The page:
Is Kb a given value? How do we find it?
by rachelbuechler
Mon Jan 18, 2016 6:35 pm
Forum: Entropy Changes Due to Changes in Volume and Temperature
Topic: Cv and Cp for monatomic ideal gas
Replies: 1
Views: 366

Cv and Cp for monatomic ideal gas

How do we know the Cv for a monatomic ideal gas and the Cp for a monatomic ideal gas? Is that just something we memorize?
by rachelbuechler
Mon Jan 18, 2016 6:30 pm
Forum: Entropy Changes Due to Changes in Volume and Temperature
Topic: Ch. 9 #15
Replies: 3
Views: 1039

Ch. 9 #15

the problem says: Use data in table 8.3 or appendix 2A to calculate the entropy change for (a) the freezing of 1 mol H20(l) at 0.00 degrees celsius; (b) the vaporization of 50 g of ethanol, C2H5OH, at 351.5 K. The answer key says you use the equation q/T=Standard change in enthalpy/T= 1.00 mol x(-6....
by rachelbuechler
Sun Jan 17, 2016 1:00 pm
Forum: Thermodynamic Systems (Open, Closed, Isolated)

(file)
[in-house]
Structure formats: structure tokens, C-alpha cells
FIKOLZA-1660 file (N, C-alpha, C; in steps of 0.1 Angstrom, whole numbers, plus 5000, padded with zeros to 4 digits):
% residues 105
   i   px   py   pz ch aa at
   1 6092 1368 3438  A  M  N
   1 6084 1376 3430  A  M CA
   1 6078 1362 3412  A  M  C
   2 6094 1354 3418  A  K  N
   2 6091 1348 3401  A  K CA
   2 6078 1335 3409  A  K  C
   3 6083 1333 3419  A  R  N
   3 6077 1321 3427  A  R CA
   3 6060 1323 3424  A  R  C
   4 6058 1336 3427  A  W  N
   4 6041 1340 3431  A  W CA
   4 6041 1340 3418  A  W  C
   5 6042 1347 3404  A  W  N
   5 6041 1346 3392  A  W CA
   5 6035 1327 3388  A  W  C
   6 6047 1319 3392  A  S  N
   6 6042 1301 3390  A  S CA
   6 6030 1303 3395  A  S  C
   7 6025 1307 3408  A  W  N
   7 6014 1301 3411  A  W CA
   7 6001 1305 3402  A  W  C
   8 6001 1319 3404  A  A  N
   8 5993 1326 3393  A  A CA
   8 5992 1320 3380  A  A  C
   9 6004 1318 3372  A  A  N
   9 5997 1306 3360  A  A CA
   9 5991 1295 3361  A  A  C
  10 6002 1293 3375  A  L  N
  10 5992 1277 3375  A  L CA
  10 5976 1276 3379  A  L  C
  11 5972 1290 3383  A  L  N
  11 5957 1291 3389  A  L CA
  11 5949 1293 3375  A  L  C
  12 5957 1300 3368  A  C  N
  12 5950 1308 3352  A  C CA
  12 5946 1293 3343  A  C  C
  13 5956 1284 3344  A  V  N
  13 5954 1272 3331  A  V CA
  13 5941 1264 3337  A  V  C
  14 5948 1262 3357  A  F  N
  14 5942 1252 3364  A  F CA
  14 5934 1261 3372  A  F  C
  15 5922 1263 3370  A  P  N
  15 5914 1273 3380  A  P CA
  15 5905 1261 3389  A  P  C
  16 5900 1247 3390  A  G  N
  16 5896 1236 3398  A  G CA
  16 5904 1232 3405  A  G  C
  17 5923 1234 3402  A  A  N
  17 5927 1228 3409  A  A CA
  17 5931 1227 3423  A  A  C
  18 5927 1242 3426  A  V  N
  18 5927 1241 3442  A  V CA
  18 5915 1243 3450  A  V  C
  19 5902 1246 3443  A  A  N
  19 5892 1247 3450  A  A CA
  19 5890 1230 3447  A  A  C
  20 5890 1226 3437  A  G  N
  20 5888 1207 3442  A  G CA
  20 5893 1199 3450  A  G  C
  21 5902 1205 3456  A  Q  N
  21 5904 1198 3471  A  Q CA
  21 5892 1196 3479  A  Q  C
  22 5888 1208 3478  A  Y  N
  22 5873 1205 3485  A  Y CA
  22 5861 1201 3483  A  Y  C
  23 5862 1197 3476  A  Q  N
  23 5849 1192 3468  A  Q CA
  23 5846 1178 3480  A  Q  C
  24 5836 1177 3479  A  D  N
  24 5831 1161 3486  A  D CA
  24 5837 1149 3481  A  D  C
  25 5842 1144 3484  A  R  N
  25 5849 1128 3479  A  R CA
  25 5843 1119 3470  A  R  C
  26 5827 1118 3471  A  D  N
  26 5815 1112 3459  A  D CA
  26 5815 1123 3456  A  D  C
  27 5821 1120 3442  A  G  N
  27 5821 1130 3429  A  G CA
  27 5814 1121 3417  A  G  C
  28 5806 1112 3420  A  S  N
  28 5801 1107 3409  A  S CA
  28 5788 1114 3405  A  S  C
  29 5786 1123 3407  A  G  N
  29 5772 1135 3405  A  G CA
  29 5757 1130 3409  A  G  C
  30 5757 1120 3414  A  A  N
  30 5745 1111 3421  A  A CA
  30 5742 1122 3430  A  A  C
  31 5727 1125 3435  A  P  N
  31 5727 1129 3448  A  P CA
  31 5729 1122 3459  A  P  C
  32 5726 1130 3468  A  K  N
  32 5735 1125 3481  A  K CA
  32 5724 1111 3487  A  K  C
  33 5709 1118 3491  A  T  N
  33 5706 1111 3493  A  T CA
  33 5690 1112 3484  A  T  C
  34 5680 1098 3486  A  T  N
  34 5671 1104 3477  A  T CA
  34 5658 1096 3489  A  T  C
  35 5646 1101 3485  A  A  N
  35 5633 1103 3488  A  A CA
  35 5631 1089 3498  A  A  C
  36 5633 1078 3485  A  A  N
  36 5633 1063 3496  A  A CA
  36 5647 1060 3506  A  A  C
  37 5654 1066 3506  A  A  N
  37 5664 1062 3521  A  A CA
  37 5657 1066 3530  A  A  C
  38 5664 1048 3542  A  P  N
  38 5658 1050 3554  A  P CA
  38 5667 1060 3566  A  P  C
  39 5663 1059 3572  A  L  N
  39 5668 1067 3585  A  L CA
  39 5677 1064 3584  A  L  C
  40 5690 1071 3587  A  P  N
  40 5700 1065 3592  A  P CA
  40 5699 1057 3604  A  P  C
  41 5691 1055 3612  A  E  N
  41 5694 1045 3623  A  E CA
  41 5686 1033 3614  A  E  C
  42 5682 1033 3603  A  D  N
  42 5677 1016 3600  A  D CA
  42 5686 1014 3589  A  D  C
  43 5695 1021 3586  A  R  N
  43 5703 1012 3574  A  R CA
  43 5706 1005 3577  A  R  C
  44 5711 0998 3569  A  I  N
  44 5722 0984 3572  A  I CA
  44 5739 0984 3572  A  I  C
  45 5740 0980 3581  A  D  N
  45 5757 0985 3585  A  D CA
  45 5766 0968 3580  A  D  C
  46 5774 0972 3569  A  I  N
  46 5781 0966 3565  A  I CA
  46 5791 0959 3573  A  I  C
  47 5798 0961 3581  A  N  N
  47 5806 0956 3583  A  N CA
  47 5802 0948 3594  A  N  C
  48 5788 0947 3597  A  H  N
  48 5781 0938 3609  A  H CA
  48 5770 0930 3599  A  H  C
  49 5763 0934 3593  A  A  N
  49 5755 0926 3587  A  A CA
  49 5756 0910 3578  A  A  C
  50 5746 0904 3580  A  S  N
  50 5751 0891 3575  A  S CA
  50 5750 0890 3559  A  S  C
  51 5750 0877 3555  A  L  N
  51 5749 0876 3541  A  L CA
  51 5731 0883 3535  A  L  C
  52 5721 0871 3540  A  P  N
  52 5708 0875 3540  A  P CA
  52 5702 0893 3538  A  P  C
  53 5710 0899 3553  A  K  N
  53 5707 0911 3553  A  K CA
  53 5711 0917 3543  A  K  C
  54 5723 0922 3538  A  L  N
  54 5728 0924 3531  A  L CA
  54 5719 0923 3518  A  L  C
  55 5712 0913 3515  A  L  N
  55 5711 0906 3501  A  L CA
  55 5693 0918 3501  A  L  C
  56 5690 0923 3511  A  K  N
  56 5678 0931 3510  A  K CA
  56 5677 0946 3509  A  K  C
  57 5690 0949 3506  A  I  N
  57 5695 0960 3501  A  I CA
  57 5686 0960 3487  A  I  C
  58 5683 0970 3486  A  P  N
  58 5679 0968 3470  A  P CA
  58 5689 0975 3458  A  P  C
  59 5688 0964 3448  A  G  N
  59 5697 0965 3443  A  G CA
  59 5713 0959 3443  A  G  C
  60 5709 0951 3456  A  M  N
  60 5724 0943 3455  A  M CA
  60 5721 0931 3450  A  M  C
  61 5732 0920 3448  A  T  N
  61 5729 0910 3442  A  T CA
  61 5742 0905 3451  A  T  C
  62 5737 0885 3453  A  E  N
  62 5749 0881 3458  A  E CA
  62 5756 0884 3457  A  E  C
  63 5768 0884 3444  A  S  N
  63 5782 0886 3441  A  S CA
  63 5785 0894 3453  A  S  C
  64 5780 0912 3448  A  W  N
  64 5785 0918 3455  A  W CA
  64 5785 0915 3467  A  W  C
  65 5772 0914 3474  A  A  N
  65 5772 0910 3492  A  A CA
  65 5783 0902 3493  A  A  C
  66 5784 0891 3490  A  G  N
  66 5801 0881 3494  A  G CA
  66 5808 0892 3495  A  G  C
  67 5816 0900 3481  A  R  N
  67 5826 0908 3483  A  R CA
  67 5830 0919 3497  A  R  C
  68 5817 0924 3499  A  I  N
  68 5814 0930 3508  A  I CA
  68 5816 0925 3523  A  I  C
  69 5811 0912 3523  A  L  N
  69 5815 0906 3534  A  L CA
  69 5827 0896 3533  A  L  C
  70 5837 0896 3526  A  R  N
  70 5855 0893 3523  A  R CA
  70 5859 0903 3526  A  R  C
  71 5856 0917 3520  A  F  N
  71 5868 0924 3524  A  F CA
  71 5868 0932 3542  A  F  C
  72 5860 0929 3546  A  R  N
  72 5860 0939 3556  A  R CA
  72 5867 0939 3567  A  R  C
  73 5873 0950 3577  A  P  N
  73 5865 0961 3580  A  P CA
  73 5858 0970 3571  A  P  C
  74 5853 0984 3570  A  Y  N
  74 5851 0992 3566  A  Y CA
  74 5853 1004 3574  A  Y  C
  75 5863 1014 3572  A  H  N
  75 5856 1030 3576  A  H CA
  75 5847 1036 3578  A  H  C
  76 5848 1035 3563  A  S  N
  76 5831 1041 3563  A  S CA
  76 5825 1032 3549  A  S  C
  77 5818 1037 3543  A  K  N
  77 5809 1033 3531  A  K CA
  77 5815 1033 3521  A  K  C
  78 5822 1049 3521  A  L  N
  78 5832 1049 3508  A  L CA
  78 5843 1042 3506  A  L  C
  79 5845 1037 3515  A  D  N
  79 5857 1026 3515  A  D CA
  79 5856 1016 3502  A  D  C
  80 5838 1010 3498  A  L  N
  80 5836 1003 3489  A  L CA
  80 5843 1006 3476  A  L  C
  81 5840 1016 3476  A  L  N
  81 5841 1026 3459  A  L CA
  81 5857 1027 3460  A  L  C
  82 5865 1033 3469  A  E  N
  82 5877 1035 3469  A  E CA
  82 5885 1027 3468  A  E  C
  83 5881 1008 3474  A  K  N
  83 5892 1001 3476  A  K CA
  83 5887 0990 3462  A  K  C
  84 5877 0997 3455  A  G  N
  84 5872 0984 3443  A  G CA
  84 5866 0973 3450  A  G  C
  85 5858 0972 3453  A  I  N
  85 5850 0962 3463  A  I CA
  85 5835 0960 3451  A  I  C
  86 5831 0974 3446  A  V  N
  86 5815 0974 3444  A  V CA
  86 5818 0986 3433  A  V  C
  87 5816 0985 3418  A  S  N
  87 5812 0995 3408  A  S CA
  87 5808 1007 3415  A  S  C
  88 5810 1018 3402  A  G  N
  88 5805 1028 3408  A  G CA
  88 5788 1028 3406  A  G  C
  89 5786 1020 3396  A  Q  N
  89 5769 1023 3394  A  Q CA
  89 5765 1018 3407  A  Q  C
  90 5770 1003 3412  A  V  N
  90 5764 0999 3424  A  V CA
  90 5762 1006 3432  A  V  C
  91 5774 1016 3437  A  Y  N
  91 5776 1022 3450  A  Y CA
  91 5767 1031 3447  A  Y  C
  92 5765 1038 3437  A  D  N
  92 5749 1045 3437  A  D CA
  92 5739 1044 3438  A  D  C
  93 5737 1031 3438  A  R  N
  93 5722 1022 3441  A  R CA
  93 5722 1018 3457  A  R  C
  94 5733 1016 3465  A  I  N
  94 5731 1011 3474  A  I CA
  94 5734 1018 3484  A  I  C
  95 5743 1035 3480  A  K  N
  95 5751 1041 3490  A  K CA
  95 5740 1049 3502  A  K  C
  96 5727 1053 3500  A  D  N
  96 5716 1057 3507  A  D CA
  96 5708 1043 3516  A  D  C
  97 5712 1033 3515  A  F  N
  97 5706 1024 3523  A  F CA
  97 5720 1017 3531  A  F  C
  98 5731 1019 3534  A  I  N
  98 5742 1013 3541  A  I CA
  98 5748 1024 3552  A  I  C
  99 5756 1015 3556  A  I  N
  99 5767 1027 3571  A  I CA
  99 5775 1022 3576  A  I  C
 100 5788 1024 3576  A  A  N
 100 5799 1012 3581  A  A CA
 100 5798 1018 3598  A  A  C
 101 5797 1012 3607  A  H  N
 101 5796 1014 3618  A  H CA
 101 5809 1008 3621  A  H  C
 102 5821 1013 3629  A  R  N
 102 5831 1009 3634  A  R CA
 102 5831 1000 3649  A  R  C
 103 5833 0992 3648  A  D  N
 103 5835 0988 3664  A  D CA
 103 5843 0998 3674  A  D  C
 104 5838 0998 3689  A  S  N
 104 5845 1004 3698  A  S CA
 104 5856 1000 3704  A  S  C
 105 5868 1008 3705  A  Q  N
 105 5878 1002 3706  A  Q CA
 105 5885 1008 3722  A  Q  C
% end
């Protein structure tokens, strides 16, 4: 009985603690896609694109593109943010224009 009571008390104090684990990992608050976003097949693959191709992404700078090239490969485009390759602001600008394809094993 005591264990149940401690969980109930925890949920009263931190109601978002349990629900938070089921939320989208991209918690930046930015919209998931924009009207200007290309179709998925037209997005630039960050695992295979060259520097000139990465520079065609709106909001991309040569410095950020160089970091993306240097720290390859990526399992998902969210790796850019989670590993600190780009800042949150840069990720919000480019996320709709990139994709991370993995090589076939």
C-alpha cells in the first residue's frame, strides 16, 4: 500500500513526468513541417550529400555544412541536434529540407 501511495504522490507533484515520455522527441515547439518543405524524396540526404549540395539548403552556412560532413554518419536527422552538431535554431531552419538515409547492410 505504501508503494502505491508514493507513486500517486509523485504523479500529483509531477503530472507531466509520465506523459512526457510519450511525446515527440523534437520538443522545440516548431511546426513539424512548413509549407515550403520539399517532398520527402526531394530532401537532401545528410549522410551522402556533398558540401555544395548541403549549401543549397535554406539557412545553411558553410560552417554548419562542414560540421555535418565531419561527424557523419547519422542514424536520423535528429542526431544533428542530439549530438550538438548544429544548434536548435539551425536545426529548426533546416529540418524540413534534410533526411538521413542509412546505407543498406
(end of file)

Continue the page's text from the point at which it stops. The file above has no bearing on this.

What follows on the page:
Topic: quiz??
Replies: 3
Views: 573

quiz??

What chapters will the quiz cover?
by rachelbuechler
Sat Jan 16, 2016 3:19 pm
Forum: Reaction Enthalpies (e.g., Using Hess’s Law, Bond Enthalpies, Standard Enthalpies of Formation)
Topic: Question 8.55-->Hess's law
Replies: 1
Views: 334

Question 8.55-->Hess's law

Can someone go through how you add them up and cancel out things because i'm getting confused. They give you 2Ba(s)+O2(g)-->2BaO(s) standard enthalpy of formation= -1107kj 2Al(s) +O2(g)-->Al2O3(s) standard enthalpy of formation= -1676kj and then you're supposed to calculate the reaction enthalpy for...
by rachelbuechler
Sat Jan 16, 2016 2:43 pm
Forum: Heat Capacities, Calorimeters & Calorimetry Calculations
Topic: Ch. 8 #39
Replies: 4
Views: 601

Re: Ch. 8 #39

thank you! Where is the equation sheet?
by rachelbuechler
Sat Jan 16, 2016 1:57 pm
Forum: Heat Capacities, Calorimeters & Calorimetry Calculations
Topic: Ch. 8 #39
Replies: 4
Views: 601

Ch. 8 #39

How much heat is needed to convert 80 g of ice at 0.0 degrees celsius into liquid water at 20 degrees celsius? (see tables 8.2 and 8.3) in the answer key it says the process is composed of two steps: melting the ice at 0 degrees celsius and then raising the temperature of the liquid water from 0 deg...